I’m still determined to continue this financial journey to early retirement, but I know that it’s going to come with a number of sacrifices.
And I know “sacrifice” is technically the wrong word to use if you’re trying to reach a specific goal (something about how your mind plays with the word and starts restricting yourself and your body wanting to do it anyway), however I can’t think of the word I actually want to use right now.
Opportunity cost…? Maybe that’s the phrase.
Anyway, one of the main steps in achieving early retirement is saving money. Investing, yes. Making more money, heck yes. But it all means nothing if you don’t learn to save the money you have. And if there’s one thing I’m good at…
…it’s spending money.
Now, I said in an earlier post that I came across a quote that really shook me up: “We don’t buy things with money. We buy them with hours of our lives.” That quote really opened my eyes, and I instantly had this need to hold onto my wallet tighter than ever.
Don’t get me wrong, I still have a few slip ups here and there, but I’ve definitely come a long way from where I was. So here, I’ll be talking about my top 10 problems I have/had with money and what I’m doing to better myself. I hope that anyone reading this can hopefully learn from the mistakes that I’ve made.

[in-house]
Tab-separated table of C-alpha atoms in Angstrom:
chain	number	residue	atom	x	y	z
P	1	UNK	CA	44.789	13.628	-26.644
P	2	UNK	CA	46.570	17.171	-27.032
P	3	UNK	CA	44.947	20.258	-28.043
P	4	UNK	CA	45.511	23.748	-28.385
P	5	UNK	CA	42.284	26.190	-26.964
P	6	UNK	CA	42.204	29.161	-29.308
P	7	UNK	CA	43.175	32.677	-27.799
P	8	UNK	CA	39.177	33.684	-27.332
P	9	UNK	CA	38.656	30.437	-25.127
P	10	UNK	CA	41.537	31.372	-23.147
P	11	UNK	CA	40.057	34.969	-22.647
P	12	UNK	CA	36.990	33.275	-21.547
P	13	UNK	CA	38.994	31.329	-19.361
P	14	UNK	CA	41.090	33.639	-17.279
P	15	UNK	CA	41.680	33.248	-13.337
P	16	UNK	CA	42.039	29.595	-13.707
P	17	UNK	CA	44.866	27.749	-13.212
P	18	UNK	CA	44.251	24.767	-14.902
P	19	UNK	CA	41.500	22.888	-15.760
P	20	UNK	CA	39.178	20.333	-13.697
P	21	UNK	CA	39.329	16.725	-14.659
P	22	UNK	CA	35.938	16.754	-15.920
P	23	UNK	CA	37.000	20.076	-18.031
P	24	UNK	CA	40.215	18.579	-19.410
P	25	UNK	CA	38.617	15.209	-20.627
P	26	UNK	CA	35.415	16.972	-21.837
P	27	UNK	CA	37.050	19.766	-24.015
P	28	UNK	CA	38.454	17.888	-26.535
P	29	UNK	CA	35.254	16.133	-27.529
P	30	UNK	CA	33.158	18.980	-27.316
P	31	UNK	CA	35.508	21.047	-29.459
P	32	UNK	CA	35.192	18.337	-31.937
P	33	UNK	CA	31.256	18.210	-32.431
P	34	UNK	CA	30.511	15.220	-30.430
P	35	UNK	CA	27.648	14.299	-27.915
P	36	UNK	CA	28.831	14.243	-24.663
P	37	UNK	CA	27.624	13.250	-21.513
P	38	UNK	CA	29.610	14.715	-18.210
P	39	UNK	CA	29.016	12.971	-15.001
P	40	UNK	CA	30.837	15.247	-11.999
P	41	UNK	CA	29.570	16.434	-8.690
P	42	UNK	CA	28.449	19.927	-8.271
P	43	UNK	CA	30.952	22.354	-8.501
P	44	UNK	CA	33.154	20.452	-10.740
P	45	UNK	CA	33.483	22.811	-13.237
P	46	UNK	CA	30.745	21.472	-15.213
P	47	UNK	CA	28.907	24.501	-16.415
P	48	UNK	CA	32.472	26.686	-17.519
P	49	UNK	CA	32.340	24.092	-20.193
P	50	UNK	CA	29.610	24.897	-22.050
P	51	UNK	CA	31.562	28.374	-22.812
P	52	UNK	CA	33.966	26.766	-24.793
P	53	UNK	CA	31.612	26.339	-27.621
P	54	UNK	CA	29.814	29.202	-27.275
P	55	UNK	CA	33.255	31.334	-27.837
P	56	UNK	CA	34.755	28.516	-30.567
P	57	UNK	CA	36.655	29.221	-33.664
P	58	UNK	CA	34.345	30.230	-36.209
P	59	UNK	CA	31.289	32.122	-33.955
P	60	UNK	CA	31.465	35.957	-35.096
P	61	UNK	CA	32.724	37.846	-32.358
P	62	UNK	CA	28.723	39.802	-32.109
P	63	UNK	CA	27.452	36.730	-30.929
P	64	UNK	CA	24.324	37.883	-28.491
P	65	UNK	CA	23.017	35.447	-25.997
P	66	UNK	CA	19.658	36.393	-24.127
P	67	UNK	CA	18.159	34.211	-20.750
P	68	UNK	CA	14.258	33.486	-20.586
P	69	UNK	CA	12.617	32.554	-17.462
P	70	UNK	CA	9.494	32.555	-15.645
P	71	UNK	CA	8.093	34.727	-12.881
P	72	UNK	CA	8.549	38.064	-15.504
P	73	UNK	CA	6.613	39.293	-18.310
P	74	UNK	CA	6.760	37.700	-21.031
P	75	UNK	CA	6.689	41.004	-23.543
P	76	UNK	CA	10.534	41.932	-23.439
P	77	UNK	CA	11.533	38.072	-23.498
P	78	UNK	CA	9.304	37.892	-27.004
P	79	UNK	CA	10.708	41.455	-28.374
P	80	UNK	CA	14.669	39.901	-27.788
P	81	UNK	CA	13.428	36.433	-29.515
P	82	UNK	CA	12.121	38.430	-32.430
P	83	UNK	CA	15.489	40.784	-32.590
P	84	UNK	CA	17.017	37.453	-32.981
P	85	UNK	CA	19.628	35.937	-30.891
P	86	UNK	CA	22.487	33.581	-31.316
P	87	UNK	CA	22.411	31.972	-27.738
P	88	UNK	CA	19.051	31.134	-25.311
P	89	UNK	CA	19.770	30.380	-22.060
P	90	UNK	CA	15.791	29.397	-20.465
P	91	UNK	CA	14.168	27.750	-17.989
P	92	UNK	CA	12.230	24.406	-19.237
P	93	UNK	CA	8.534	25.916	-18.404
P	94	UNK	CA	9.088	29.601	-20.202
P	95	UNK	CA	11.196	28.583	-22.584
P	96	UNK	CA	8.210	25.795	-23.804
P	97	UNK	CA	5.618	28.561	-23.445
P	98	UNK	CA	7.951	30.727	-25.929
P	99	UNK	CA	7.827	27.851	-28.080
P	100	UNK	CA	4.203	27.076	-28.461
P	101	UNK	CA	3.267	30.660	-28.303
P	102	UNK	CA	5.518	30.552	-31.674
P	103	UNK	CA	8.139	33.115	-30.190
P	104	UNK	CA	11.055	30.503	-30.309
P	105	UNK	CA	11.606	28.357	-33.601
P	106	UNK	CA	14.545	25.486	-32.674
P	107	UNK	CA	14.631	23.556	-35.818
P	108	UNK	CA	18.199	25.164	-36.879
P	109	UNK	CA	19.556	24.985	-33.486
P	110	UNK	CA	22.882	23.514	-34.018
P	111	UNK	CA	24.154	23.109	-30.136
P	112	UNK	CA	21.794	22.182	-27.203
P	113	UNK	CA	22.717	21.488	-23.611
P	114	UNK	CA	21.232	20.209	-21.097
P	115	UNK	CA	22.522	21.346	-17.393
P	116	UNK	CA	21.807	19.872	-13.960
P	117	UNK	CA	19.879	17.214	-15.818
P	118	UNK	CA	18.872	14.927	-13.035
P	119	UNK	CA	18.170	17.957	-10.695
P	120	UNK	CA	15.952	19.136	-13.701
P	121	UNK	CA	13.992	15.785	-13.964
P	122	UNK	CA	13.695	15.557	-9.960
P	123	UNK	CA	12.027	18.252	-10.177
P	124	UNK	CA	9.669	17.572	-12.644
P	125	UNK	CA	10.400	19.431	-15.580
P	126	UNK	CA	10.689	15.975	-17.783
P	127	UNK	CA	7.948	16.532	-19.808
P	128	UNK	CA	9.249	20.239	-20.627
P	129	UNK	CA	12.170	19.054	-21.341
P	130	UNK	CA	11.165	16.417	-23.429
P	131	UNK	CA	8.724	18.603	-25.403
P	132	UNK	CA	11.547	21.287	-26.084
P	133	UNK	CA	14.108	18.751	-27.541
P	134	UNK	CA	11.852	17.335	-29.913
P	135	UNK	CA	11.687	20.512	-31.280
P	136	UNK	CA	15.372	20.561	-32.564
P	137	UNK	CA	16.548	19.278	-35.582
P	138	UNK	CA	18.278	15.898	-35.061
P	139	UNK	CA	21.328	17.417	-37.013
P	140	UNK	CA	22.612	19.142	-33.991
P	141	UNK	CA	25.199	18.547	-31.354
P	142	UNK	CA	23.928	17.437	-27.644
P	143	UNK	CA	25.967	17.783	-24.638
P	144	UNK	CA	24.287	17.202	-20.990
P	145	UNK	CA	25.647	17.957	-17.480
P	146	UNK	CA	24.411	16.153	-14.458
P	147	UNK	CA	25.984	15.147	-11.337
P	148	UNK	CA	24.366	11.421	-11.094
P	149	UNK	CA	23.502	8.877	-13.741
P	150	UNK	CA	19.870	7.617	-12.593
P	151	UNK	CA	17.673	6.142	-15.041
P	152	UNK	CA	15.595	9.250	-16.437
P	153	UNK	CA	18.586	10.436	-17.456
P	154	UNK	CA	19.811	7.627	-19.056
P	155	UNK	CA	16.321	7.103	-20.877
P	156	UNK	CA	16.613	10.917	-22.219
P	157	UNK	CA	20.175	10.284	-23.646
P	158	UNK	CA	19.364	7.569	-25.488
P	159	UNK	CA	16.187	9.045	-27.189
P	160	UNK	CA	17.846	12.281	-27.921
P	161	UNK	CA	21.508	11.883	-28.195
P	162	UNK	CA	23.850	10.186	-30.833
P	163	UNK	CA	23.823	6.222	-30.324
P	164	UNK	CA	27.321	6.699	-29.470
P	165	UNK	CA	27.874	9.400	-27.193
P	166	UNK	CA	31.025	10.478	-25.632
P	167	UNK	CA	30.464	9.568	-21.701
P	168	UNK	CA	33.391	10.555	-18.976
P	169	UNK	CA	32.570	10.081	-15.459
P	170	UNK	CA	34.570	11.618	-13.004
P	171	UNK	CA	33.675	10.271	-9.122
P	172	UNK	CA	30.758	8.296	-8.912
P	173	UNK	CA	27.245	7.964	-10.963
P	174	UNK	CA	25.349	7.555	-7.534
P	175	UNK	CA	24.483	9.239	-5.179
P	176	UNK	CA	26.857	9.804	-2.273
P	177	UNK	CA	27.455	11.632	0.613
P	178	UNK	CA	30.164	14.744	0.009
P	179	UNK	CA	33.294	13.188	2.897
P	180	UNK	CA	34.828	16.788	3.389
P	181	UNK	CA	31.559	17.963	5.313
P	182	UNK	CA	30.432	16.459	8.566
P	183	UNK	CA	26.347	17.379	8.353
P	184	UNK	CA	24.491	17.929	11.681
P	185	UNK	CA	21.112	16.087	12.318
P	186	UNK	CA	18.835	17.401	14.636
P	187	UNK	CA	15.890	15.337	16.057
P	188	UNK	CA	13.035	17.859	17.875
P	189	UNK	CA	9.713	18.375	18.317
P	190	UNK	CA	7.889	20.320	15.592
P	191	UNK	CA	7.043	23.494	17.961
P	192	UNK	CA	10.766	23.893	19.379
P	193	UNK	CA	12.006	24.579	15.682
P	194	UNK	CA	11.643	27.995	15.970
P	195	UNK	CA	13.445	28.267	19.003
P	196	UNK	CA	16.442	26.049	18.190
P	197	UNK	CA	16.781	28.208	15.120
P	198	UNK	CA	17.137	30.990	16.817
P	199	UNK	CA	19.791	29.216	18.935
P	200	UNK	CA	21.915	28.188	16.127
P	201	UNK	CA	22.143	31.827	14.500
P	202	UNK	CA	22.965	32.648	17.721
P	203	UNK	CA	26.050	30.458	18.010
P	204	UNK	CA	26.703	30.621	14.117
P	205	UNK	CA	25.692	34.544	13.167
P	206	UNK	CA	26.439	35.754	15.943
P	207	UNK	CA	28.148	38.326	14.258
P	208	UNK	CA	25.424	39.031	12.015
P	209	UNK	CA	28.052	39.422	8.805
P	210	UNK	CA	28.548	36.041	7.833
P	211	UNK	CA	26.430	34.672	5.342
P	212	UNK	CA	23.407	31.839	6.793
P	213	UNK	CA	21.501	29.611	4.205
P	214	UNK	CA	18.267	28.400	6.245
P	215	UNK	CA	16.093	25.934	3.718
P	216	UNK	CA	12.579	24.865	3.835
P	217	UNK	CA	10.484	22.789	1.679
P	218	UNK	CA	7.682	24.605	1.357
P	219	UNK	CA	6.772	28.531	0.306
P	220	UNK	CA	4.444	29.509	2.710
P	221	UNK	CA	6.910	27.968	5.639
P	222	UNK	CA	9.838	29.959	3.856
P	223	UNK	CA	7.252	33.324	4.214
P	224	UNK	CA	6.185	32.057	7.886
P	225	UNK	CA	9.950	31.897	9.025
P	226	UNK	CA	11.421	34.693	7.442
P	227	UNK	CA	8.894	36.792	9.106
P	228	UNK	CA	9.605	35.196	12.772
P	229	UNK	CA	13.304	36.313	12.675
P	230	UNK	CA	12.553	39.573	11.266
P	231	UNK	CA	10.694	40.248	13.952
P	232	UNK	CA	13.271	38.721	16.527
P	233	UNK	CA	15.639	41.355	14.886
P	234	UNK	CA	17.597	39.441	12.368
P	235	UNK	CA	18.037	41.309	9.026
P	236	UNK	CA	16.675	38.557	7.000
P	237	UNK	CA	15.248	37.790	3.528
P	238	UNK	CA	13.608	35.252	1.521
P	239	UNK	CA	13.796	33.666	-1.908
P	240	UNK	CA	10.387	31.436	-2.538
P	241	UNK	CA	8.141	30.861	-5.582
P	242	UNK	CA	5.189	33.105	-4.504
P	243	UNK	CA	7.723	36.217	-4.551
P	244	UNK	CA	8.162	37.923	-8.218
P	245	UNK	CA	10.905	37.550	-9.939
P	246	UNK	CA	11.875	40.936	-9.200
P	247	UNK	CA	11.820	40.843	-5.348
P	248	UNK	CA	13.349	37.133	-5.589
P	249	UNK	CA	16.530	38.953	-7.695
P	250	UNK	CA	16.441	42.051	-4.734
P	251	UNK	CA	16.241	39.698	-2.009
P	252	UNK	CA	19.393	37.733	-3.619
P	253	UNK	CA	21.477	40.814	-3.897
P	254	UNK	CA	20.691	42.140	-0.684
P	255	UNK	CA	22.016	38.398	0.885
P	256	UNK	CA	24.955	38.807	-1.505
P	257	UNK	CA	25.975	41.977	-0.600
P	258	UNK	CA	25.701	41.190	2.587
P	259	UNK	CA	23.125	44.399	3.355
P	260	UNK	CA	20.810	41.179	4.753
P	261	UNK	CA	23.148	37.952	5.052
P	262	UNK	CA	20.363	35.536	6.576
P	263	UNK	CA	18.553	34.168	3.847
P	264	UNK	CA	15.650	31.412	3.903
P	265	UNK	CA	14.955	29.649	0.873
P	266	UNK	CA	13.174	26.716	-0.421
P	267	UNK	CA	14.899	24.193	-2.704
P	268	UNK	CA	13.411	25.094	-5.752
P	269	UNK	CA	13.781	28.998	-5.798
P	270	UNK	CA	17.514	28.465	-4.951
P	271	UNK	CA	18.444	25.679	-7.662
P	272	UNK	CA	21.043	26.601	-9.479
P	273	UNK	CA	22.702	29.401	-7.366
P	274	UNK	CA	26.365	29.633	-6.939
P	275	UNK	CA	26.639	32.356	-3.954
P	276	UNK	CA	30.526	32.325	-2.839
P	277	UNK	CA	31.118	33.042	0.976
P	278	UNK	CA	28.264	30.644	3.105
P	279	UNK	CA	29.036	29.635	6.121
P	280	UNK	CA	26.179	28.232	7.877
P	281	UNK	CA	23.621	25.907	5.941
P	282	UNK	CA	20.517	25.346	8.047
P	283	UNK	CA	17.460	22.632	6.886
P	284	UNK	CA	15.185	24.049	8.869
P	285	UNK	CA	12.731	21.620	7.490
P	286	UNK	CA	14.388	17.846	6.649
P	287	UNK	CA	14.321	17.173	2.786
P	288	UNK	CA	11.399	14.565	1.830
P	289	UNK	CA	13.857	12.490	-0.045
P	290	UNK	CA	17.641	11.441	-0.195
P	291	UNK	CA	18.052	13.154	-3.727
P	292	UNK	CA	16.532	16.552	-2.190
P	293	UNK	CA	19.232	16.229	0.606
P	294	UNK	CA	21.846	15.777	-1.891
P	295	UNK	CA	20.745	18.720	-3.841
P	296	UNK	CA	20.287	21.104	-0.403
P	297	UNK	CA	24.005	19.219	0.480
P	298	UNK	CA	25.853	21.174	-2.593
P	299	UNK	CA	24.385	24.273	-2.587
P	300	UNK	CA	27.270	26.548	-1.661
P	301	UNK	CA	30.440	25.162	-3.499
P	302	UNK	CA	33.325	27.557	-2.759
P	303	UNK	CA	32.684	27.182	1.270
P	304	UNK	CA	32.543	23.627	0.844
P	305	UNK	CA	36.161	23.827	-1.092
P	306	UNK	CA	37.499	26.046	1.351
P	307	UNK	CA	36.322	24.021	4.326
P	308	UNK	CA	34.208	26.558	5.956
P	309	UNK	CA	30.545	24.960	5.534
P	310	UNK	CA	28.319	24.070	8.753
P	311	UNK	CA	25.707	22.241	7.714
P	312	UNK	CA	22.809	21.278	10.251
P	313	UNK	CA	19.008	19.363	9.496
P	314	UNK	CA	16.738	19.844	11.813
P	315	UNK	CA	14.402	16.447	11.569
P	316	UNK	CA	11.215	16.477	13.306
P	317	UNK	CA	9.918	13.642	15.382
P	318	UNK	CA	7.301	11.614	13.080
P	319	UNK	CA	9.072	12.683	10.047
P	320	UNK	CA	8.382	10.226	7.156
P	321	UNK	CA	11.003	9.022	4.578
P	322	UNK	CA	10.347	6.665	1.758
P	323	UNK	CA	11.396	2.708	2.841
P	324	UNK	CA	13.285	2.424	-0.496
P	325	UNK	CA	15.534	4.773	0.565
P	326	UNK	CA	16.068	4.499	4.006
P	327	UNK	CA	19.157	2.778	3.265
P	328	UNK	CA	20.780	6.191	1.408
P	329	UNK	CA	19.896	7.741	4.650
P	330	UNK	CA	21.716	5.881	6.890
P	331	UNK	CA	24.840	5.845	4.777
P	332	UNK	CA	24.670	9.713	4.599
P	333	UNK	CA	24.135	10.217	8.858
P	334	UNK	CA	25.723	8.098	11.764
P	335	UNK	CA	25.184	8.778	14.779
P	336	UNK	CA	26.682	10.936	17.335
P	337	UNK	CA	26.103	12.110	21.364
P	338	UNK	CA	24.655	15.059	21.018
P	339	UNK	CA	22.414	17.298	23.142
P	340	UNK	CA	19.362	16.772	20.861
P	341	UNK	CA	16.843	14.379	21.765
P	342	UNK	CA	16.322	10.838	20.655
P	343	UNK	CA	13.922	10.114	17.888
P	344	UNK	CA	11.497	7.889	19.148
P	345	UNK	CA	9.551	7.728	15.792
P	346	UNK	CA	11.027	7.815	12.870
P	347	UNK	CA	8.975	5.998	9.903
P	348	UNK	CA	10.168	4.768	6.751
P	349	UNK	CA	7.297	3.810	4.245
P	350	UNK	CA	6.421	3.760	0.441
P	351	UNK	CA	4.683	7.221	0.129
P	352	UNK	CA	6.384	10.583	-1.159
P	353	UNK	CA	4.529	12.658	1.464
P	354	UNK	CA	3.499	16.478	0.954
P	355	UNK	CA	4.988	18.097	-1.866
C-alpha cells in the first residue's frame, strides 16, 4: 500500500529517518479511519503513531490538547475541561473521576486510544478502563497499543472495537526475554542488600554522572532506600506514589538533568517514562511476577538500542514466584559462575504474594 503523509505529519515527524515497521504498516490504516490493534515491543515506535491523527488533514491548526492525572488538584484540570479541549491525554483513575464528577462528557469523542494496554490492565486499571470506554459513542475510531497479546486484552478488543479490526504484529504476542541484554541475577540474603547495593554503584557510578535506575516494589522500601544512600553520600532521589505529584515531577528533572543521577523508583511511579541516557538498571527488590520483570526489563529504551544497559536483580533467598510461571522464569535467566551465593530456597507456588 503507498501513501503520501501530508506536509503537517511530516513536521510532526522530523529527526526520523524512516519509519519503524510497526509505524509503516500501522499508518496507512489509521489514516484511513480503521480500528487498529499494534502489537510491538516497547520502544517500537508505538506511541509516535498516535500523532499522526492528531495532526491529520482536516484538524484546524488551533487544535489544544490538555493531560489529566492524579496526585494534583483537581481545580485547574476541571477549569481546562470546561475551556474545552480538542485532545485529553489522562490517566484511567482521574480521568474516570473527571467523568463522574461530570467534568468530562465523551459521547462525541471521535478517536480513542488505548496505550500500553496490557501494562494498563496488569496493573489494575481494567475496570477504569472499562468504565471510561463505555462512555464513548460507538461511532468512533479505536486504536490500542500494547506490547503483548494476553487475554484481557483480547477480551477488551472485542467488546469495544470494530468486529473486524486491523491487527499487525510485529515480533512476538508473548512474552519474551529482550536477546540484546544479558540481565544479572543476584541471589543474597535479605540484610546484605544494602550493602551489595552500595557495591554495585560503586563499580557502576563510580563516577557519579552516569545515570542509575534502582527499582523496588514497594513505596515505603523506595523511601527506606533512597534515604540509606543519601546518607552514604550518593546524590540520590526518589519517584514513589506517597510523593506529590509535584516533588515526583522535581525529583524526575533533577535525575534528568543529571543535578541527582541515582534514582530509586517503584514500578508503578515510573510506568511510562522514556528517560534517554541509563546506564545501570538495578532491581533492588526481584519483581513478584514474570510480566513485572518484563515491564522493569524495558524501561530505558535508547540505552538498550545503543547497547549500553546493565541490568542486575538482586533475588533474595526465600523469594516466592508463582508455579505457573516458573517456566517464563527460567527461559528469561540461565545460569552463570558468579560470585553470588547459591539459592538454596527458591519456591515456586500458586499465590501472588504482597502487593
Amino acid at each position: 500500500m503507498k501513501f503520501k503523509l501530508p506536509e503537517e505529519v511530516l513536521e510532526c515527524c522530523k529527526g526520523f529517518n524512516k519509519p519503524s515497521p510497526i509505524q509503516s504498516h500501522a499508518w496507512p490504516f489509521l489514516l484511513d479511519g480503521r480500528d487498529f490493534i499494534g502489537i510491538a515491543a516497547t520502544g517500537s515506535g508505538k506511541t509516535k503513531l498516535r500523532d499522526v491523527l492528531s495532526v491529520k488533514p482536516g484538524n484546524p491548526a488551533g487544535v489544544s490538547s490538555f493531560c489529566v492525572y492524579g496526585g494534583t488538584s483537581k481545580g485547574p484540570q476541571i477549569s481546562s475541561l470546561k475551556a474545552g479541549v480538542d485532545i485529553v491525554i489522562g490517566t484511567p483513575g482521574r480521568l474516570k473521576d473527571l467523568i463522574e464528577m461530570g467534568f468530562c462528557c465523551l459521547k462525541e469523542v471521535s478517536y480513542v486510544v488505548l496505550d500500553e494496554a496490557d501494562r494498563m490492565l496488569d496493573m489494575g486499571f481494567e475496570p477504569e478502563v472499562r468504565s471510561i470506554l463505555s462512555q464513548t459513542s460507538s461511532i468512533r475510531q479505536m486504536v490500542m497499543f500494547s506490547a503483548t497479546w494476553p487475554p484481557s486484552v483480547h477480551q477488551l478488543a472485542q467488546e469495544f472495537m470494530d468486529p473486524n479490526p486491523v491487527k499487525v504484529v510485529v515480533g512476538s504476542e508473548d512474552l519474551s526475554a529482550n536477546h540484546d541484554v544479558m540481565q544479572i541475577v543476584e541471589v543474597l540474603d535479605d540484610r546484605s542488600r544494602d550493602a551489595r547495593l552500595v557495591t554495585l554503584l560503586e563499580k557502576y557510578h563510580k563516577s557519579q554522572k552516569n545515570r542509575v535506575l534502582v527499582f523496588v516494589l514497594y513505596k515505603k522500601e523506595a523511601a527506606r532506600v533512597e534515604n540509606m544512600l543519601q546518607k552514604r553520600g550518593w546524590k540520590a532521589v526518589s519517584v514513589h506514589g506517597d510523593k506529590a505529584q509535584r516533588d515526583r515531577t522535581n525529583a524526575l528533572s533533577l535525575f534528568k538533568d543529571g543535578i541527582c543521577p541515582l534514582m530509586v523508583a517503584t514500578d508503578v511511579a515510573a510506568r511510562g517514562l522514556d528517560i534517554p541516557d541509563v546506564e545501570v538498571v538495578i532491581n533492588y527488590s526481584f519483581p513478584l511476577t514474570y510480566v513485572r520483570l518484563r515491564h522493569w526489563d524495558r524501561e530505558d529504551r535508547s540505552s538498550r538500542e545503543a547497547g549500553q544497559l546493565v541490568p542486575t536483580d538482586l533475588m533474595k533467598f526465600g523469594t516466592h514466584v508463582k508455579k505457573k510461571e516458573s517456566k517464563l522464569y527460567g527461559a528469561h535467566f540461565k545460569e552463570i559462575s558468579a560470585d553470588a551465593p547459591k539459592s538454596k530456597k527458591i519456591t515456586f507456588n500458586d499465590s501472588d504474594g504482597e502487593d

Number 1: Seeing the word “Sale” makes my pockets itch.
I love to spend money, and for some reason I can always try to justify it if I see the words sale, clearance, bogo, and so on. Studying psychology has really helped me to remember that these words are meant to make customers think that they are getting a bargain for what they see. To the retailer, it isn’t about making us think to spend none vs. some, it’s about making us think we’re spending less than we would have had we not seen the sign in the window.
Some of the time, these signs aren’t meant to make us purchase what’s left of a thing or clear out the store. Sometimes they’re actually there just to put the idea in our heads that we need a thing now. And when it comes down to it, do we really need it? Really? Because if we needed it, we most likely would have already had it before we saw it was on sale.
Number 2: I tend to use my debit card more than I use cash
To some people, a debit card is the same as cash because a debit card is linked directly to a checking account. The real difference is that using cash forces you to see just how much you’re spending as opposed to just swiping and heading to the next destination.
My mother always taught me to carry cash on me so that I know just how much money I’m spending in a day. Not gonna lie, I’m still not the best at this, but I have gotten better. I admit that it’s so much easier to swipe and go, but it’s also easier to forget about how much money I spent and how much money I have left. I tend to try to only have $20-50 on me at a time and limit myself to what’s in my pocket for as long as I can. It suddenly becomes more real when you’re constantly running to the bank to pull out another $50.